I finally got around to calling Amazon about this. They claim it’s “impact damage not a manufacturing defect” so I have to pay $200 to replace it. “Amazon trains us, we’ve seen a lot of reports of just this sort of thing, and they say when we see diagonal damage, this is caused by impact and we don’t replace it. If you had horizontal or vertical lines it’s a failure of the circuitry and that’s a manufacturing defect.”
Let me be the first one to call bullshit on this.
The when and where of failure
Up until this point, I carried the Kindle every day. I typically read on average maybe 500 pages/week on the thing. In this case, I was taking the Kindle on a flight.
Obviously the Kindle was a carry-on along with my notebook computer (having gotten my notebook stolen in 2003, I never am far from it). Also because this happened to me and that happened to Matt, I don’t check my Nikon camera.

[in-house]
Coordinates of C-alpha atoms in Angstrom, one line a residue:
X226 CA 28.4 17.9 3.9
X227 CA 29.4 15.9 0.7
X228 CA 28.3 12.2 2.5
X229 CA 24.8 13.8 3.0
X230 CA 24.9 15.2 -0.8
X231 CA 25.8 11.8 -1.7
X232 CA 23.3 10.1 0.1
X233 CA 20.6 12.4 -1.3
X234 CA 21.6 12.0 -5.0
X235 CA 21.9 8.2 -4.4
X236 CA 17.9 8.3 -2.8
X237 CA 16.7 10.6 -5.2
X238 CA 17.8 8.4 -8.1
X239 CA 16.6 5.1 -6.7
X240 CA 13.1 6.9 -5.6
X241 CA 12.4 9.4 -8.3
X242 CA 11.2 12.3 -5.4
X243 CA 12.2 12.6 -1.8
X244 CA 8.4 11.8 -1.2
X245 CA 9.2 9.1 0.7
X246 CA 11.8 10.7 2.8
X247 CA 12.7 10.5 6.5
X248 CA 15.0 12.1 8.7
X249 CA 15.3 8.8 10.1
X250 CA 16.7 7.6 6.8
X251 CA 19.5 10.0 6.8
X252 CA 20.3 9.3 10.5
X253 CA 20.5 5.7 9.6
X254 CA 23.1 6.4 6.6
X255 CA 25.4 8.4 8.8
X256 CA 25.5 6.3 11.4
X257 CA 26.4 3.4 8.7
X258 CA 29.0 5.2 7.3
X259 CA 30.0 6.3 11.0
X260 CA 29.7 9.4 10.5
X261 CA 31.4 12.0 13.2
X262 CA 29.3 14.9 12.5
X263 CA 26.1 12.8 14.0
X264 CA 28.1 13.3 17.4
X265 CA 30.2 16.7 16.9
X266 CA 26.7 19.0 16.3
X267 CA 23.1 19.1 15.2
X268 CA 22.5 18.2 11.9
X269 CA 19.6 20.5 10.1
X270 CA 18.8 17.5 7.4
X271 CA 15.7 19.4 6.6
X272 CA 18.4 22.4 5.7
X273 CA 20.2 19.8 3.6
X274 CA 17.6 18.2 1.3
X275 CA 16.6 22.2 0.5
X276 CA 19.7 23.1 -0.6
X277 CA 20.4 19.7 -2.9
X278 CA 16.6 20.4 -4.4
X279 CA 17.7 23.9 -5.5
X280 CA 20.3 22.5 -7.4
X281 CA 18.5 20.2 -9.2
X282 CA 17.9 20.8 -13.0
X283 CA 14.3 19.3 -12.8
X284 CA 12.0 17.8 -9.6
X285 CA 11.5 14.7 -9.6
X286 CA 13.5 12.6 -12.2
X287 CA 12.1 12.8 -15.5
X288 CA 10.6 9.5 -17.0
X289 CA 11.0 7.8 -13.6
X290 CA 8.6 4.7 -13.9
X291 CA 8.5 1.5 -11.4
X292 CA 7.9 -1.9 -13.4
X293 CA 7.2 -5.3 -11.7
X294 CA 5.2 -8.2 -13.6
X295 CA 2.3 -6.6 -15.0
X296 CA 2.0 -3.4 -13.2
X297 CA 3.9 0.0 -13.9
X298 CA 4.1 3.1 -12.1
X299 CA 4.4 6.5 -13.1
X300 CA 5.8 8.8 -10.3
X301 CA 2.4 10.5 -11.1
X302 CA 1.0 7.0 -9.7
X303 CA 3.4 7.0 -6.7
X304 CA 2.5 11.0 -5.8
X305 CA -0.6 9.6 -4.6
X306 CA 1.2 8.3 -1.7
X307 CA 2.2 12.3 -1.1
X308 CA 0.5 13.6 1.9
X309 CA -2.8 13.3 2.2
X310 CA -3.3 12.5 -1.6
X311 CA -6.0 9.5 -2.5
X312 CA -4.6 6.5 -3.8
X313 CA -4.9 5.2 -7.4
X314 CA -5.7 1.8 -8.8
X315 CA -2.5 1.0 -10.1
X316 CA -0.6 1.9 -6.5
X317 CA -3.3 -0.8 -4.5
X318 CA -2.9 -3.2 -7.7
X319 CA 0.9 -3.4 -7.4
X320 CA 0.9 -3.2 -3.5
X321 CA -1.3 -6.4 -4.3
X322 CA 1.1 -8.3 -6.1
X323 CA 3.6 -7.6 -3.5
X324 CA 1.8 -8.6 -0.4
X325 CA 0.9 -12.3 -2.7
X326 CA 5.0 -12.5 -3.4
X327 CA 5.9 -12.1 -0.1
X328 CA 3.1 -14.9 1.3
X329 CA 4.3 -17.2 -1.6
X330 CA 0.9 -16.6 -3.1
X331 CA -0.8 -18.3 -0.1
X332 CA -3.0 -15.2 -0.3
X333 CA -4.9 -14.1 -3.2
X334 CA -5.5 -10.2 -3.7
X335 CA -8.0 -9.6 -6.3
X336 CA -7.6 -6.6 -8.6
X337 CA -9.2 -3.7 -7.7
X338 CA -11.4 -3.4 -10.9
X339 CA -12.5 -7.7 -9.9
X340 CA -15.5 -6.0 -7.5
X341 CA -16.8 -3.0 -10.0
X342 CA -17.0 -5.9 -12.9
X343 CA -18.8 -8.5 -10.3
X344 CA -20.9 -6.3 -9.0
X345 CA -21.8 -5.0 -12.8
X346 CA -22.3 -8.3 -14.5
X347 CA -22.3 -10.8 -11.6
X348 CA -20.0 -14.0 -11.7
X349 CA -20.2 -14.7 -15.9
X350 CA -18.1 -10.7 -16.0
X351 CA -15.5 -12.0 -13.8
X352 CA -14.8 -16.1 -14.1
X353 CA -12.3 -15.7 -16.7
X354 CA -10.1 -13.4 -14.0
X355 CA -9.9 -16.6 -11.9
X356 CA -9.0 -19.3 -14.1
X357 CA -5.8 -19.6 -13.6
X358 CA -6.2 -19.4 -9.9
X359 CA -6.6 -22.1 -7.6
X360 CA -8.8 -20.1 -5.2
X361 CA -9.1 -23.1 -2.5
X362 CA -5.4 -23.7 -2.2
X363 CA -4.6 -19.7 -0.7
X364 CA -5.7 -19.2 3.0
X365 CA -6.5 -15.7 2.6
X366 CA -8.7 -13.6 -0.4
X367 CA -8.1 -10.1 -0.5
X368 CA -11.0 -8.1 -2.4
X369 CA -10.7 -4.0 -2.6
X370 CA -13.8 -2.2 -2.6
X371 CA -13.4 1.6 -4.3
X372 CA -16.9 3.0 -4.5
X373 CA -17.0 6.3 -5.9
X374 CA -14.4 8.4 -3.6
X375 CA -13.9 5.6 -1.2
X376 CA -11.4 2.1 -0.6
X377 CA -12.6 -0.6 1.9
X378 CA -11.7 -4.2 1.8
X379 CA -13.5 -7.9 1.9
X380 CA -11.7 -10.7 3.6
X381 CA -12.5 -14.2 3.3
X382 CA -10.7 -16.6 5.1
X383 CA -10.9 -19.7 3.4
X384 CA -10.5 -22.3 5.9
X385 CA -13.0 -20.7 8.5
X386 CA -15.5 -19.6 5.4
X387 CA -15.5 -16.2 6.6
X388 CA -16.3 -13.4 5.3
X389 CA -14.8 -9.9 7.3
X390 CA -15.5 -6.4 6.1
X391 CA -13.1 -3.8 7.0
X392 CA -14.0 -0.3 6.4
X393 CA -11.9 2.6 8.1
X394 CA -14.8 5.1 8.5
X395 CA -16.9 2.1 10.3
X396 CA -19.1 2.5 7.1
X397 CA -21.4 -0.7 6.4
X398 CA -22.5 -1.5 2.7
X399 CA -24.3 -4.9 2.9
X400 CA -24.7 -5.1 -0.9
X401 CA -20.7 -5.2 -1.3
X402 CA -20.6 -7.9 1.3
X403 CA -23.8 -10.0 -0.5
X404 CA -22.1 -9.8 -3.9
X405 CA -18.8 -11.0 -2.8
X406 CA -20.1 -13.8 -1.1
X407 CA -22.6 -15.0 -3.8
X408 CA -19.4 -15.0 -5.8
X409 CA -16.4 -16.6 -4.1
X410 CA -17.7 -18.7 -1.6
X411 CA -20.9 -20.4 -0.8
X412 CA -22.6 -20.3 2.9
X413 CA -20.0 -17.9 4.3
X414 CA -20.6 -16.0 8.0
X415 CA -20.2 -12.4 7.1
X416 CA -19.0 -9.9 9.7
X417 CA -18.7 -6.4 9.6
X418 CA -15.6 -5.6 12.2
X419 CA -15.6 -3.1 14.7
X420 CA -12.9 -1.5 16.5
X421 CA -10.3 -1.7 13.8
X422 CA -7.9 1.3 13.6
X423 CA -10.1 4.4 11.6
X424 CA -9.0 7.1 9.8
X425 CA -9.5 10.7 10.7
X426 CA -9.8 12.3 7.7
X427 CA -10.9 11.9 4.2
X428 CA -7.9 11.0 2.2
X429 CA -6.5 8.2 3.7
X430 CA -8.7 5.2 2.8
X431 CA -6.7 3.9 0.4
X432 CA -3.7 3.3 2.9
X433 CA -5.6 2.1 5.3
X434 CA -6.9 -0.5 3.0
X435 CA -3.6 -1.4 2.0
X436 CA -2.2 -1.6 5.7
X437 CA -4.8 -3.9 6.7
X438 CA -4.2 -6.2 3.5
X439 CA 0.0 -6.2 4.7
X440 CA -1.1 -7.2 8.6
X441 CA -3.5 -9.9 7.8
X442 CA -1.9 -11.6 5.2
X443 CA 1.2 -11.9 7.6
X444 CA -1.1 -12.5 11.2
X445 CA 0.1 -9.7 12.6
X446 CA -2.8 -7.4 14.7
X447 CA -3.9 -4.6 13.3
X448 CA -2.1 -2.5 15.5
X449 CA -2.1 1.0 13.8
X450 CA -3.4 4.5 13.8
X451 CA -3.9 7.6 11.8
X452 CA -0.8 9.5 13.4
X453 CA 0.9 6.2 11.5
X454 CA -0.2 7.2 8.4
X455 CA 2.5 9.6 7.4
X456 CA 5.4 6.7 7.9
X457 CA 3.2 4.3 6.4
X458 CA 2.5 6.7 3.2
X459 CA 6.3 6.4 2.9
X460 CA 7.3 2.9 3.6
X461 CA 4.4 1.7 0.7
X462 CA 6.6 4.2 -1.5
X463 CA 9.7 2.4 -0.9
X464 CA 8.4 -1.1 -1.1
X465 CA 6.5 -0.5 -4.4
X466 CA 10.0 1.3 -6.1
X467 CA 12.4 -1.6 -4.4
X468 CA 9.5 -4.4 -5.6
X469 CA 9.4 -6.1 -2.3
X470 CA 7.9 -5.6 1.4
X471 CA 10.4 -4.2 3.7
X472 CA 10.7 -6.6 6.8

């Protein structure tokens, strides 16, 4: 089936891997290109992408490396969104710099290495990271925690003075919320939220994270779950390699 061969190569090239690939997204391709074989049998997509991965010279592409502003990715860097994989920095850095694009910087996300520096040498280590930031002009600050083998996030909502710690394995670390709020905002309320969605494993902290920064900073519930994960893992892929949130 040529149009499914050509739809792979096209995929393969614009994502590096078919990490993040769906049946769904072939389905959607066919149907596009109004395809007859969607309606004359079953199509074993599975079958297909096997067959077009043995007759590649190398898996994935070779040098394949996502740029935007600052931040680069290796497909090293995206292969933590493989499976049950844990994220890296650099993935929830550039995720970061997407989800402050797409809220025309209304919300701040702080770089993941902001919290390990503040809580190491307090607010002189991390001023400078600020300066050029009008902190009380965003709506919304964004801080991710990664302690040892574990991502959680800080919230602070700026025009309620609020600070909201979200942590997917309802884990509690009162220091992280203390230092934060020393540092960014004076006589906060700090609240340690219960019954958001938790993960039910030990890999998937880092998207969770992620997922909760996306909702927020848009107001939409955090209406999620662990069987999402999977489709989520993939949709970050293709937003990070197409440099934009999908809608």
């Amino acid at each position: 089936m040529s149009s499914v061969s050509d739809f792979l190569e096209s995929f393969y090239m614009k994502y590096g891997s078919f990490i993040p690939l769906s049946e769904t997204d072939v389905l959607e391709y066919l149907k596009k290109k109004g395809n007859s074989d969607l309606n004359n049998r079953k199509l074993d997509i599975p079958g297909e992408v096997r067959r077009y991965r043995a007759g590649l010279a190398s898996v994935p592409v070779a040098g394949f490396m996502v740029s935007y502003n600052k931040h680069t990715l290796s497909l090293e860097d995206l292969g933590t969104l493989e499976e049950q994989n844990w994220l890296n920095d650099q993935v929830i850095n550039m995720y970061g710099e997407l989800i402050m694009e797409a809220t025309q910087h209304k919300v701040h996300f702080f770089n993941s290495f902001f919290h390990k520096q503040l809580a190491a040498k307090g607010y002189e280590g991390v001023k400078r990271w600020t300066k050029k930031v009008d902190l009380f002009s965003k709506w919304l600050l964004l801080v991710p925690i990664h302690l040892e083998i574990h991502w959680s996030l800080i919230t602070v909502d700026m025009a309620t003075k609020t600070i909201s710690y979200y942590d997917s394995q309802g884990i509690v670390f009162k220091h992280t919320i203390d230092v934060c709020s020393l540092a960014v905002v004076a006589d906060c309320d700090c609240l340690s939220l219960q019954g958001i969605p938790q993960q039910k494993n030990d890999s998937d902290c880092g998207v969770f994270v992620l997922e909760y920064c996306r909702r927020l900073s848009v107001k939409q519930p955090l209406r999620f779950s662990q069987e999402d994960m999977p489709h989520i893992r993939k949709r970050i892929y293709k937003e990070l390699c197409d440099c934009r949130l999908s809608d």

So this means that the entire kit goes with me in my Think Tank Urban Disguise 50 messenger bag. If you’ve ever had occasion to put a MacBook Pro and a Nikon D3 into one of these you’d see that the only place safe to place the Kindle and not break it by introducing twisting forces from the camera is on the outer zip pocket. That’s exactly where I placed it, in the Amazon Kindle leather cover, of course.
I used the Kindle right until I got to the airport, put it away until I landed after which I noticed the photo above. It’s been like that ever since.
So what happened?
My suspicion is that it broke because in the requirement to lay your bags flat to go through airport security. The thing was being jostled on the rollers and might have been pushed against the plastic container boxes when the security dude pulled the bags through to hurry us up. That would be the most vulnerable moment because the only thing protecting the kindle at the time is the padded leather cover and some ballistic nylon.